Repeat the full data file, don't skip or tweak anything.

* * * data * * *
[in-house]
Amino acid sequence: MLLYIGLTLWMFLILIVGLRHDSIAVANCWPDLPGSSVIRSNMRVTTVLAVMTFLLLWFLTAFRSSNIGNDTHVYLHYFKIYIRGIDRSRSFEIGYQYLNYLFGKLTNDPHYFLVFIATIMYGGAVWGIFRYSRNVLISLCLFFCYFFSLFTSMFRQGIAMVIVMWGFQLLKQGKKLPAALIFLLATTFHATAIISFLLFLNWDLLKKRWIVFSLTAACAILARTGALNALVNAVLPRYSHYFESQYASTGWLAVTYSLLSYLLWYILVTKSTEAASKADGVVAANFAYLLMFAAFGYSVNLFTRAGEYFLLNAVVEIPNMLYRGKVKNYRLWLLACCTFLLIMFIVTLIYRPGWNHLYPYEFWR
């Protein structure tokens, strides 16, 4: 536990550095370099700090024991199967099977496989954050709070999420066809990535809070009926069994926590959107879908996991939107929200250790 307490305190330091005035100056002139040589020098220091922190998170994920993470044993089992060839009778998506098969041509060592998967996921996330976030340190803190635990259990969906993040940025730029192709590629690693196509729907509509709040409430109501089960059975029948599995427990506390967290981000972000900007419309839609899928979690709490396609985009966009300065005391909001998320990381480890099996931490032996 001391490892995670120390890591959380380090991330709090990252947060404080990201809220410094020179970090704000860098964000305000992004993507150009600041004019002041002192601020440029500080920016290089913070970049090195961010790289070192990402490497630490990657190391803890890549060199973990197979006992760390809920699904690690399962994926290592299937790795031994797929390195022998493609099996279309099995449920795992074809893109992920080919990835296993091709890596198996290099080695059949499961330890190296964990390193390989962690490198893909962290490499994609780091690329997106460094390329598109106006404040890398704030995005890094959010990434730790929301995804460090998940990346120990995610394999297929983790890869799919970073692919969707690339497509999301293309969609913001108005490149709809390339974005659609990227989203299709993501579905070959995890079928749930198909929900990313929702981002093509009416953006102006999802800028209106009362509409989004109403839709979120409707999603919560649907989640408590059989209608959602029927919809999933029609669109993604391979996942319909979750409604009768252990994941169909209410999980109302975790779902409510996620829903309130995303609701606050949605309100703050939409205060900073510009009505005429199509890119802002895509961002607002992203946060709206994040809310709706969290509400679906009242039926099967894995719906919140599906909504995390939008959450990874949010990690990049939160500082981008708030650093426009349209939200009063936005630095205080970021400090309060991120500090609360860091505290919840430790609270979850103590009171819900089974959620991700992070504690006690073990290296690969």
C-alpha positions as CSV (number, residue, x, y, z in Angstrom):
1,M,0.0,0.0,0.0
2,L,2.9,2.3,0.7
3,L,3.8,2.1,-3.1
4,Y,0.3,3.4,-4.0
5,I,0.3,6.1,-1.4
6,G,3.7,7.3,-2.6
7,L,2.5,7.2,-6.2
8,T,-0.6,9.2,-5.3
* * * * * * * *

[in-house]
Amino acid sequence: MLLYIGLTLWMFLILIVGLRHDSIAVANCWPDLPGSSVIRSNMRVTTVLAVMTFLLLWFLTAFRSSNIGNDTHVYLHYFKIYIRGIDRSRSFEIGYQYLNYLFGKLTNDPHYFLVFIATIMYGGAVWGIFRYSRNVLISLCLFFCYFFSLFTSMFRQGIAMVIVMWGFQLLKQGKKLPAALIFLLATTFHATAIISFLLFLNWDLLKKRWIVFSLTAACAILARTGALNALVNAVLPRYSHYFESQYASTGWLAVTYSLLSYLLWYILVTKSTEAASKADGVVAANFAYLLMFAAFGYSVNLFTRAGEYFLLNAVVEIPNMLYRGKVKNYRLWLLACCTFLLIMFIVTLIYRPGWNHLYPYEFWR
């Protein structure tokens, strides 16, 4: 536990550095370099700090024991199967099977496989954050709070999420066809990535809070009926069994926590959107879908996991939107929200250790 307490305190330091005035100056002139040589020098220091922190998170994920993470044993089992060839009778998506098969041509060592998967996921996330976030340190803190635990259990969906993040940025730029192709590629690693196509729907509509709040409430109501089960059975029948599995427990506390967290981000972000900007419309839609899928979690709490396609985009966009300065005391909001998320990381480890099996931490032996 001391490892995670120390890591959380380090991330709090990252947060404080990201809220410094020179970090704000860098964000305000992004993507150009600041004019002041002192601020440029500080920016290089913070970049090195961010790289070192990402490497630490990657190391803890890549060199973990197979006992760390809920699904690690399962994926290592299937790795031994797929390195022998493609099996279309099995449920795992074809893109992920080919990835296993091709890596198996290099080695059949499961330890190296964990390193390989962690490198893909962290490499994609780091690329997106460094390329598109106006404040890398704030995005890094959010990434730790929301995804460090998940990346120990995610394999297929983790890869799919970073692919969707690339497509999301293309969609913001108005490149709809390339974005659609990227989203299709993501579905070959995890079928749930198909929900990313929702981002093509009416953006102006999802800028209106009362509409989004109403839709979120409707999603919560649907989640408590059989209608959602029927919809999933029609669109993604391979996942319909979750409604009768252990994941169909209410999980109302975790779902409510996620829903309130995303609701606050949605309100703050939409205060900073510009009505005429199509890119802002895509961002607002992203946060709206994040809310709706969290509400679906009242039926099967894995719906919140599906909504995390939008959450990874949010990690990049939160500082981008708030650093426009349209939200009063936005630095205080970021400090309060991120500090609360860091505290919840430790609270979850103590009171819900089974959620991700992070504690006690073990290296690969």
C-alpha positions as CSV (number, residue, x, y, z in Angstrom):
1,M,0.0,0.0,0.0
2,L,2.9,2.3,0.7
3,L,3.8,2.1,-3.1
4,Y,0.3,3.4,-4.0
5,I,0.3,6.1,-1.4
6,G,3.7,7.3,-2.6
7,L,2.5,7.2,-6.2
8,T,-0.6,9.2,-5.3